The Far Country
But when he came to his senses he said, ‘How many of my father’s hired workers have food enough to spare, but here I am dying from hunger! I will get up and go to my father and say to him, “Father, I have sinned against heaven and against you. I am no longer worthy to be called your son; treat me like one of your hired workers.”’ — Luke 15:17-19 NET
We need not travel far to reach the far country—the thought of sin, the wings of passionate evil desire, the lightning flash of a look, may land us as far from God as the east is from the west. The essence of the far country is selfishness. Notice the stress of the prodigal’s emphasis upon himself—“give me the portion of goods that falleth to me.’” It is not wrong to make use of and enjoy all the good and perfect gifts with which God strews our life, so long as they are held in thankful recognition of and fellowship with Himself. But when we depart from God, there is waste, for we lack the one object which gathers up all our activities for a worthy focus; riot, because in the absence of God there is no sufficient corrective or antidote for strong and masterful passion; want, because the soul was made for God, and can never be satisfied till it rests in Him.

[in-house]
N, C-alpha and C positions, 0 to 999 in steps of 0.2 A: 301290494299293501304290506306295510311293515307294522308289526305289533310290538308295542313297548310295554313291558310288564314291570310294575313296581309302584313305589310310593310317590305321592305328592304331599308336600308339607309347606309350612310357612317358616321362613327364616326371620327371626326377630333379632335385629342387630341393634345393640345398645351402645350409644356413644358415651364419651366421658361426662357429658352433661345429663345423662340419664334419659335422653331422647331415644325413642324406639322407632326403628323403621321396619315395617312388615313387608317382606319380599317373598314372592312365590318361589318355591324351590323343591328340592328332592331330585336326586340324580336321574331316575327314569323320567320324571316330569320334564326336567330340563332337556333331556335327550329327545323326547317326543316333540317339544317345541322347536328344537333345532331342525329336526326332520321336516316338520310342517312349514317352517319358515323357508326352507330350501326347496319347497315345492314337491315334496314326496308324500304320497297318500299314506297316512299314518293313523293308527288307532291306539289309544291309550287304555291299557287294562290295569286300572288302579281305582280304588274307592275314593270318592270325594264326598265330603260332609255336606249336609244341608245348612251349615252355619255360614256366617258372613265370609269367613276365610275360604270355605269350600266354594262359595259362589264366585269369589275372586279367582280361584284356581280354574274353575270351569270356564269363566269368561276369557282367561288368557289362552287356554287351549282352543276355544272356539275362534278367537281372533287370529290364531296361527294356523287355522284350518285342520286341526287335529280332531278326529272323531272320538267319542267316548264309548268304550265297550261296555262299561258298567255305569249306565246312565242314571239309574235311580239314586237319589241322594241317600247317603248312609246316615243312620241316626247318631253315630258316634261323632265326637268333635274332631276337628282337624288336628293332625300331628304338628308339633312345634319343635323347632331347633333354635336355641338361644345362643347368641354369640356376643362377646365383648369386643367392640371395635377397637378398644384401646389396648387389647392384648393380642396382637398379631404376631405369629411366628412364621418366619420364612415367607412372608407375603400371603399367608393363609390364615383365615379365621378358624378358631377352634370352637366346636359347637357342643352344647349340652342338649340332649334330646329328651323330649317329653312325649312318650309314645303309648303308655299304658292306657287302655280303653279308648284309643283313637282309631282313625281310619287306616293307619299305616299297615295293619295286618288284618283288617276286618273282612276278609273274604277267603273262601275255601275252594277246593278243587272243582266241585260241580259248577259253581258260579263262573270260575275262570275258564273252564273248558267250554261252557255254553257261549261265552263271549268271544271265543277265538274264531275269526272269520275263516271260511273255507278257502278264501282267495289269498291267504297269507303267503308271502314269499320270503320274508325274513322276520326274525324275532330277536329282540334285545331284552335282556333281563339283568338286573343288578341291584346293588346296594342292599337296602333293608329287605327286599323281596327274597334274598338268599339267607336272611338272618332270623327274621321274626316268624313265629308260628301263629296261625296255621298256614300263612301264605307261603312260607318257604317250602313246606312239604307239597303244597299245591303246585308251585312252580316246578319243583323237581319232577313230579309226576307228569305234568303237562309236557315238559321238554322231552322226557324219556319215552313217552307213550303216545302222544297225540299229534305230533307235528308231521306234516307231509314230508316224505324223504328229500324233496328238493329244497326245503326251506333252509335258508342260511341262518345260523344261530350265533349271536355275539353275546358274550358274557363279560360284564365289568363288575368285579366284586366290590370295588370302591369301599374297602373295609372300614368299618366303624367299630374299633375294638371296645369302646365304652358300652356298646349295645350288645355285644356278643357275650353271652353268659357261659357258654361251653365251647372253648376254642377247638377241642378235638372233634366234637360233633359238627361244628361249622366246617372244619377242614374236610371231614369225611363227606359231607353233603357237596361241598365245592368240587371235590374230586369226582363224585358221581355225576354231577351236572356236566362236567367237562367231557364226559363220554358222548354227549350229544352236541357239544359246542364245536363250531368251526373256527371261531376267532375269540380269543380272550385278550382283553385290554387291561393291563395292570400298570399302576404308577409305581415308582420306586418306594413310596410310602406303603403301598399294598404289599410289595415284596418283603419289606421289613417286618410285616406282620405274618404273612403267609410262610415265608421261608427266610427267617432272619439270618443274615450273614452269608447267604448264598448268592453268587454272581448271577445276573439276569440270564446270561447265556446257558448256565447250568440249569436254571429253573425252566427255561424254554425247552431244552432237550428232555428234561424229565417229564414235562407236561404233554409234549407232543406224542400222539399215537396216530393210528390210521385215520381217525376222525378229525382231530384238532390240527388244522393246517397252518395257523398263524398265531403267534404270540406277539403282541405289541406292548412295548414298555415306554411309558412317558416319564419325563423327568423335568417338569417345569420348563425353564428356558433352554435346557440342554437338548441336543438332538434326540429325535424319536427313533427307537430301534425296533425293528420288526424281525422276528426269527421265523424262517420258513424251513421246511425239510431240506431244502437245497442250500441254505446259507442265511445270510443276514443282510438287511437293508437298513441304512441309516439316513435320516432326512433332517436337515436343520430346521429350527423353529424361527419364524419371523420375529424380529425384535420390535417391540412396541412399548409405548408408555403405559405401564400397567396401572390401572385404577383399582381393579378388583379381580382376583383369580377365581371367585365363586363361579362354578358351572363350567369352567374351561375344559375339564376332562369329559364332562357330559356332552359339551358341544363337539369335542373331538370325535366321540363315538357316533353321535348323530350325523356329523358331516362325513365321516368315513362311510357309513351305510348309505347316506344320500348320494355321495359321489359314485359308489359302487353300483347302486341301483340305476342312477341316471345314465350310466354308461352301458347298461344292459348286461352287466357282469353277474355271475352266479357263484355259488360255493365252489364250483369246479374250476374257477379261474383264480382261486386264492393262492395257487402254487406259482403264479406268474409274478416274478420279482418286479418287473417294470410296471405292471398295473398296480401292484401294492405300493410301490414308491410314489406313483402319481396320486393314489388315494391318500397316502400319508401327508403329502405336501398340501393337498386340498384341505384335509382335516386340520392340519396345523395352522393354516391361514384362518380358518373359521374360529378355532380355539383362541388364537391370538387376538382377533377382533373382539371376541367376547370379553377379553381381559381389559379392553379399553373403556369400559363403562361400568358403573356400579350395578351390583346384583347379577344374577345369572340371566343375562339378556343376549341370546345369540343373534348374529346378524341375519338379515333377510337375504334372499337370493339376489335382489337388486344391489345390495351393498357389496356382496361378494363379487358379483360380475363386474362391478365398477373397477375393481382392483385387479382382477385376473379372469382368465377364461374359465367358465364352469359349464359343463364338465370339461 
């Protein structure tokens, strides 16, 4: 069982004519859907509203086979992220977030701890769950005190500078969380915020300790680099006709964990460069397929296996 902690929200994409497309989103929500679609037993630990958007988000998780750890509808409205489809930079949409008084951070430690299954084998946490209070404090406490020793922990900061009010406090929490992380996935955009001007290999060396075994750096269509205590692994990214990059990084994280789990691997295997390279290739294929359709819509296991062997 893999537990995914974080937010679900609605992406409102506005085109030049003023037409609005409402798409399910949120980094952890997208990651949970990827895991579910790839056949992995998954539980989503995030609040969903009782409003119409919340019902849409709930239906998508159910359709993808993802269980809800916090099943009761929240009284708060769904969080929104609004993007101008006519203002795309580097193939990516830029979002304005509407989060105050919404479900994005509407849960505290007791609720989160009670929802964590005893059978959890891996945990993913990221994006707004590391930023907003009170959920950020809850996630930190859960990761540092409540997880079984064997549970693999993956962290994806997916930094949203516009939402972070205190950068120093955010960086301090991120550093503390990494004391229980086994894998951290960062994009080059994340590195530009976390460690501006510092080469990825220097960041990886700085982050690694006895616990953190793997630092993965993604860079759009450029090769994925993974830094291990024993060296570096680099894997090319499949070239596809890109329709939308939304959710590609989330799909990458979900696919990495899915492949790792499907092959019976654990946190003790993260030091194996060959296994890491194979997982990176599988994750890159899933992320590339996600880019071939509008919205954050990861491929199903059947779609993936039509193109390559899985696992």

How foolish it is for a man to disjoin himself from God, and to join himself to a citizen in the land of forgetfulness! The citizens of this world have nothing to give to the starving soul of man, save to send it forth to feed the swine, which stand for the lower desires of our nature. This is the alternative which too many wiseacres suggest: “See life, take your fill of pleasure; fill the passing hours with revelry, amusement, dissipation.” But the hunger of the soul cannot be appeased thus. Though husks are good for swine, they wilt not suffice for the sons of men. Like the wise man of old, we cry, “He hath put eternity in my heart—vanity of vanities, all is vanity!” We cannot rest in that which contents others. From the putrid swine-troughs we long for the food which the servants enjoy in our Father’s home; from the stagnant pools we thirst for the crystal water.
It is under such circumstances that we come back to ourselves—that we come back to our Father. Let us believe in the love of God our Father, which yearns after us in our absence from Him, which sees us while we are yet a great way off, and will run to welcome us, as we return, with forgiveness and restoration.
Thou knowest, O Lord, what most I require; help me, and out of the treasury of Thy goodness, succour Thou my needy soul. Amen.
Our Daily Walk - October 19
Public domain content taken from Our Daily Walk by F.B. Meyer.